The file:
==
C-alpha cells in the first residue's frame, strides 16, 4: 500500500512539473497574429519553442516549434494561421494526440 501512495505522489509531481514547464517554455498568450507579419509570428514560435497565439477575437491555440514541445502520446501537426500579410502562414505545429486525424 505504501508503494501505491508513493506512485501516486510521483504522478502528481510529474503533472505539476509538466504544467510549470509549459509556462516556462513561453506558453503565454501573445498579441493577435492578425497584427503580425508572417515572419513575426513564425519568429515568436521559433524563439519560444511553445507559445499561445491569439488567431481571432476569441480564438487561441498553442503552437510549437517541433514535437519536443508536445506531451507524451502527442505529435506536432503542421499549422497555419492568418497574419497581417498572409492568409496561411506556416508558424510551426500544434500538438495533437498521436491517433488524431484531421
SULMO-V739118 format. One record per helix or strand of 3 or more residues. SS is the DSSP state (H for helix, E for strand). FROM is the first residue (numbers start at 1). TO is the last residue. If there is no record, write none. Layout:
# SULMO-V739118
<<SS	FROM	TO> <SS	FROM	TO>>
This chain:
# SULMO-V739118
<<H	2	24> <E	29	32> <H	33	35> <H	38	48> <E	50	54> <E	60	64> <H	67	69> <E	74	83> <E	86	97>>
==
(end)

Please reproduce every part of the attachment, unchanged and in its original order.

C-alpha cells in the first residue's frame, strides 16, 4: 500500500512539473497574429519553442516549434494561421494526440 501512495505522489509531481514547464517554455498568450507579419509570428514560435497565439477575437491555440514541445502520446501537426500579410502562414505545429486525424 505504501508503494501505491508513493506512485501516486510521483504522478502528481510529474503533472505539476509538466504544467510549470509549459509556462516556462513561453506558453503565454501573445498579441493577435492578425497584427503580425508572417515572419513575426513564425519568429515568436521559433524563439519560444511553445507559445499561445491569439488567431481571432476569441480564438487561441498553442503552437510549437517541433514535437519536443508536445506531451507524451502527442505529435506536432503542421499549422497555419492568418497574419497581417498572409492568409496561411506556416508558424510551426500544434500538438495533437498521436491517433488524431484531421
SULMO-V739118 format. One record per helix or strand of 3 or more residues. SS is the DSSP state (H for helix, E for strand). FROM is the first residue (numbers start at 1). TO is the last residue. If there is no record, write none. Layout:
# SULMO-V739118
<<SS	FROM	TO> <SS	FROM	TO>>
This chain:
# SULMO-V739118
<<H	2	24> <E	29	32> <H	33	35> <H	38	48> <E	50	54> <E	60	64> <H	67	69> <E	74	83> <E	86	97>>